MATAGI culture of Okawara

Matagi culture of Okawara continues since the Muromachi period.

おもしえマタギ資料館Matagi are traditional winter hunters of the Tōhoku region of northern Japan, most famously today in the Shirakami-Sanchi forest between Akita and Aomori and in Iwate Prefecture. Unlike trappers and hunters Matagi have their own customs and rituals. When they enter the forest they use their own hunting vocabulary and they wear scrolls. People hunting outside these three prefectures are not called Matagi but hunters or Yamadachi hunters.

The most prosperous era for Matagi was the Edo period. At this time the “bear gall bladder” was valuable and was used as medicine. Because of its high value it was trading at a high price and was handsomely treated by all the clans. Speaking of Matagi of Aomori Prefecture, Me-ya Matagi (latter half of Edo period) and Akaishi Matagi (Middle of Edo period) are famous but Okawara Matagi history is old.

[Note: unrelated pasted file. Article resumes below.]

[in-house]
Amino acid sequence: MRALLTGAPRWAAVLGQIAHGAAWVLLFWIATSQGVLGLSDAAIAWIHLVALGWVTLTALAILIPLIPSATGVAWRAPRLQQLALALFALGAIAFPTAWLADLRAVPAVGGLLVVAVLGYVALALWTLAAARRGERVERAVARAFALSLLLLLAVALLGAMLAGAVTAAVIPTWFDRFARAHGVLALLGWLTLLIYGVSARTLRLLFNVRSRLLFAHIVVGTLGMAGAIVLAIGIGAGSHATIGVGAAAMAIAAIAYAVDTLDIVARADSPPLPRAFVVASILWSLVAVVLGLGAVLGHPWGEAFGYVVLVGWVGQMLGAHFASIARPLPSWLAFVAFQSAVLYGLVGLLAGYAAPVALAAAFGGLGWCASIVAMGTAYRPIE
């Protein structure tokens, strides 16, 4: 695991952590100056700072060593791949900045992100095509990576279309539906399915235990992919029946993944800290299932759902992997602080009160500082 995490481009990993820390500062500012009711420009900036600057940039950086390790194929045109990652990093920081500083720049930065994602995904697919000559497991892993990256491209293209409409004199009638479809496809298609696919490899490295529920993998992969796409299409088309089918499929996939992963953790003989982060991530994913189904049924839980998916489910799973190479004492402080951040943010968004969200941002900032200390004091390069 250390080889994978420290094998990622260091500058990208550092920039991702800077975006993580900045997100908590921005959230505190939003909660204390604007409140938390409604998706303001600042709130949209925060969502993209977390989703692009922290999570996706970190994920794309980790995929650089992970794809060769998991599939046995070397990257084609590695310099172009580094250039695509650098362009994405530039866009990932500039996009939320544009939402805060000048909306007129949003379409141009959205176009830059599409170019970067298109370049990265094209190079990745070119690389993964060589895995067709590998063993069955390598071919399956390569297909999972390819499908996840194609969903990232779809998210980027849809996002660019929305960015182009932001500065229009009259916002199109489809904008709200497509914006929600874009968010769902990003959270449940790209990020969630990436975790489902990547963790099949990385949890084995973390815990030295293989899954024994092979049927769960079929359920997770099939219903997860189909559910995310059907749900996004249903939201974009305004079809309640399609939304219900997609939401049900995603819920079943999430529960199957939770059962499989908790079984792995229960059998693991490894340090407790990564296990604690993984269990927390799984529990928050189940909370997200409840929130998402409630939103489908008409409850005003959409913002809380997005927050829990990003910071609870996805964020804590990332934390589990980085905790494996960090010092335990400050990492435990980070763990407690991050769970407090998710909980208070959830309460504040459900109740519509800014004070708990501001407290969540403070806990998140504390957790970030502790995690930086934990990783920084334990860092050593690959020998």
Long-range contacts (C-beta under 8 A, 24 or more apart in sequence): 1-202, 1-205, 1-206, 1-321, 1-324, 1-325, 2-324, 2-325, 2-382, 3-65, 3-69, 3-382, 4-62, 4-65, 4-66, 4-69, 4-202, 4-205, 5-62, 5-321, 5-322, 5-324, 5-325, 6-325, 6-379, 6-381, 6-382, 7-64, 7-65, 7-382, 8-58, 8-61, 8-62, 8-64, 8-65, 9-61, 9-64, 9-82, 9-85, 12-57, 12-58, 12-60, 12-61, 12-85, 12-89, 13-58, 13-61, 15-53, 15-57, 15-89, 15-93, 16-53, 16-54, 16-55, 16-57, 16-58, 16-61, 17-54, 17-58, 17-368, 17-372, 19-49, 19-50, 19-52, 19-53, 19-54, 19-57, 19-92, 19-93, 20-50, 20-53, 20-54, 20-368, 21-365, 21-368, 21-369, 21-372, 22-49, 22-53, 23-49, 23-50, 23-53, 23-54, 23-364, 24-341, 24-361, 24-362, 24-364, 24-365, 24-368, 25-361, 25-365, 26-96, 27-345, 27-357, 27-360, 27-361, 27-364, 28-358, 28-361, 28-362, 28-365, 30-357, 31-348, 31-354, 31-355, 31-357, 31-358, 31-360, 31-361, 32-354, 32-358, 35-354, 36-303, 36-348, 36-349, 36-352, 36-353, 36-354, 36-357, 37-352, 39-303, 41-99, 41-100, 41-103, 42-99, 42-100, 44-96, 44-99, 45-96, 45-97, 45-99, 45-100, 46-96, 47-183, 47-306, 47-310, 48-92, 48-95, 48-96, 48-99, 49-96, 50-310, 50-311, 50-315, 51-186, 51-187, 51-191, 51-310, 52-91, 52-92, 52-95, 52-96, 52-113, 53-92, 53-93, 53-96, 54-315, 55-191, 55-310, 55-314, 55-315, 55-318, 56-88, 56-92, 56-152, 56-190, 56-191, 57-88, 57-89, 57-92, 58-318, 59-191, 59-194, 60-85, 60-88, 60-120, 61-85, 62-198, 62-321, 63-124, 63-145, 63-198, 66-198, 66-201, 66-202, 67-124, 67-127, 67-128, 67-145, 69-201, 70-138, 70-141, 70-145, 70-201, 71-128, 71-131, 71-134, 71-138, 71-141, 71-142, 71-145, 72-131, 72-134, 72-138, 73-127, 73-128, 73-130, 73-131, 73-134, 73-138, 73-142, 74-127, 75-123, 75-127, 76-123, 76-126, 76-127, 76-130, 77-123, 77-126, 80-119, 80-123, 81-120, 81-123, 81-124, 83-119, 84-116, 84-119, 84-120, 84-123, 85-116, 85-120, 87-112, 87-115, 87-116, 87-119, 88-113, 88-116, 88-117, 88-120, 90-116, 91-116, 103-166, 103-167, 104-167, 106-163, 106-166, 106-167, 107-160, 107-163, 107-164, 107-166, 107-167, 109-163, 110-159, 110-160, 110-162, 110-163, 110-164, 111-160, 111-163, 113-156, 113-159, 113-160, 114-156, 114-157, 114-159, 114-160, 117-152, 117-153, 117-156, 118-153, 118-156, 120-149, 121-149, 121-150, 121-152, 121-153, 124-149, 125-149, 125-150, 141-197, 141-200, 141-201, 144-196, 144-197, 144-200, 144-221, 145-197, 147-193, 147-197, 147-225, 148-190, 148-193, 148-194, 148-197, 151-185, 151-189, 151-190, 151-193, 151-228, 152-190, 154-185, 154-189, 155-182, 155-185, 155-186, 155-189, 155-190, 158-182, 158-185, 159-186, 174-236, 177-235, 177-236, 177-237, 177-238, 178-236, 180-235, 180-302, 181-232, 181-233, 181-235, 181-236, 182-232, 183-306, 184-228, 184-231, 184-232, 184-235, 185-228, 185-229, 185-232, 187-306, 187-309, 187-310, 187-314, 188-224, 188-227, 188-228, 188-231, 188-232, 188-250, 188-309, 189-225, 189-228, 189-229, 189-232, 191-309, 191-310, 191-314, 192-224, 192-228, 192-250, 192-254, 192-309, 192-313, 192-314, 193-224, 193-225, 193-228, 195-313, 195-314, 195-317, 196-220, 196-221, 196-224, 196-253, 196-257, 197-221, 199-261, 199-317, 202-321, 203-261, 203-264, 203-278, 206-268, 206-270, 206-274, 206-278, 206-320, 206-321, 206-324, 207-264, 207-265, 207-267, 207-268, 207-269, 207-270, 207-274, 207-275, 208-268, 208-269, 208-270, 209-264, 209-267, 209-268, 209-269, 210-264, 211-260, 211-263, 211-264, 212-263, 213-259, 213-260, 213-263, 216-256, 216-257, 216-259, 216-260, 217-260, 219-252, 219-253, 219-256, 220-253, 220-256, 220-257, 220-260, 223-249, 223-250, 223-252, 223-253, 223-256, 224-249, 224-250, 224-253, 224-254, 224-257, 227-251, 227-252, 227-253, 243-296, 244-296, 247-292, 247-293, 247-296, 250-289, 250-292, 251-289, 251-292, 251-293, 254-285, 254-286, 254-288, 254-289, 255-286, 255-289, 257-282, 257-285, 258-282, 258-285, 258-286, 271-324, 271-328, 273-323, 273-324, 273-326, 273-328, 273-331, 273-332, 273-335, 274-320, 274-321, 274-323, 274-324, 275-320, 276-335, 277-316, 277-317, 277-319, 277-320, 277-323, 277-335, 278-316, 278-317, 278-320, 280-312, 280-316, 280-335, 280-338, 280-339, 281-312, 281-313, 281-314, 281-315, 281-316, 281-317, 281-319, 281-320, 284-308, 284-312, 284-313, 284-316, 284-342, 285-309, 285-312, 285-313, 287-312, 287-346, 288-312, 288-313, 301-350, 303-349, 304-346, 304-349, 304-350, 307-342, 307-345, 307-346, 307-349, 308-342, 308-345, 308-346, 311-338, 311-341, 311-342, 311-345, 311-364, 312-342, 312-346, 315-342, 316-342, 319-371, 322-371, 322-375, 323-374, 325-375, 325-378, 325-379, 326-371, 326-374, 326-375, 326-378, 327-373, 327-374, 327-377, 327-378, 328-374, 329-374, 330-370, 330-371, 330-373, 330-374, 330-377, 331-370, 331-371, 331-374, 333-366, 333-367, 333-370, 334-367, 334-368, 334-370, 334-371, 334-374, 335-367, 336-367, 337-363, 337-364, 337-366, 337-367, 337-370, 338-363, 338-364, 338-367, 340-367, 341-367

The hunting diploma of Samurai Nanbu Nobunao was found in 2010. He was the head of the village and the family head of the 26th generation of Nanbu Clan. Therefore, in order to continue to inherit the “Matagi of Okawara” culture, in July 2010 we opened Matagi Museum in Omoshie School.


Passing the fire through Okawara

Okawara village is also famous for another stride tradition “The fire flow on Okawara”. It is held every year on August 16th and has a history of about 700 years. Young men wearing farm clothes ignite three vessels made of Kaya(grass used for thatching) and push them along the Nakano river. By observing the intensity of the fire they try to divine the following year harvest.


Passing the fire through Okawara